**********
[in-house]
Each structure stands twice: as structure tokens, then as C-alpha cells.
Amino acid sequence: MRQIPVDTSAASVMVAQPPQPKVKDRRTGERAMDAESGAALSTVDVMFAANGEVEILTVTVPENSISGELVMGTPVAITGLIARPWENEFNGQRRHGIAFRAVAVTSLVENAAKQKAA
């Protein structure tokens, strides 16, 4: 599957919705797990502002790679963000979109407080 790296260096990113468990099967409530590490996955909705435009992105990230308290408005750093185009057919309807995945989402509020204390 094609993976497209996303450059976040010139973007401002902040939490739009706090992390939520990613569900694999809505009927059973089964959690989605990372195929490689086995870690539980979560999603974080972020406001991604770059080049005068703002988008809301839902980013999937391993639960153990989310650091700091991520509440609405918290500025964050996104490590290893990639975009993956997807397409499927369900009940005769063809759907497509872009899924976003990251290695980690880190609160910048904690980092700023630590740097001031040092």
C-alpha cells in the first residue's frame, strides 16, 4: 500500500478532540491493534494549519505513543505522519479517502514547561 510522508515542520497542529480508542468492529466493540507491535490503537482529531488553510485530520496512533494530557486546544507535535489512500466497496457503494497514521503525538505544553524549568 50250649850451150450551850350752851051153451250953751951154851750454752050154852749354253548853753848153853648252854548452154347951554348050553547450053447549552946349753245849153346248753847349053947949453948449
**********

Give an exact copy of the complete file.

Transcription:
[in-house]
Each structure stands twice: as structure tokens, then as C-alpha cells.
Amino acid sequence: MRQIPVDTSAASVMVAQPPQPKVKDRRTGERAMDAESGAALSTVDVMFAANGEVEILTVTVPENSISGELVMGTPVAITGLIARPWENEFNGQRRHGIAFRAVAVTSLVENAAKQKAA
């Protein structure tokens, strides 16, 4: 599957919705797990502002790679963000979109407080 790296260096990113468990099967409530590490996955909705435009992105990230308290408005750093185009057919309807995945989402509020204390 094609993976497209996303450059976040010139973007401002902040939490739009706090992390939520990613569900694999809505009927059973089964959690989605990372195929490689086995870690539980979560999603974080972020406001991604770059080049005068703002988008809301839902980013999937391993639960153990989310650091700091991520509440609405918290500025964050996104490590290893990639975009993956997807397409499927369900009940005769063809759907497509872009899924976003990251290695980690880190609160910048904690980092700023630590740097001031040092």
C-alpha cells in the first residue's frame, strides 16, 4: 500500500478532540491493534494549519505513543505522519479517502514547561 510522508515542520497542529480508542468492529466493540507491535490503537482529531488553510485530520496512533494530557486546544507535535489512500466497496457503494497514521503525538505544553524549568 50250649850451150450551850350752851051153451250953751951154851750454752050154852749354253548853753848153853648252854548452154347951554348050553547450053447549552946349753245849153346248753847349053947949453948449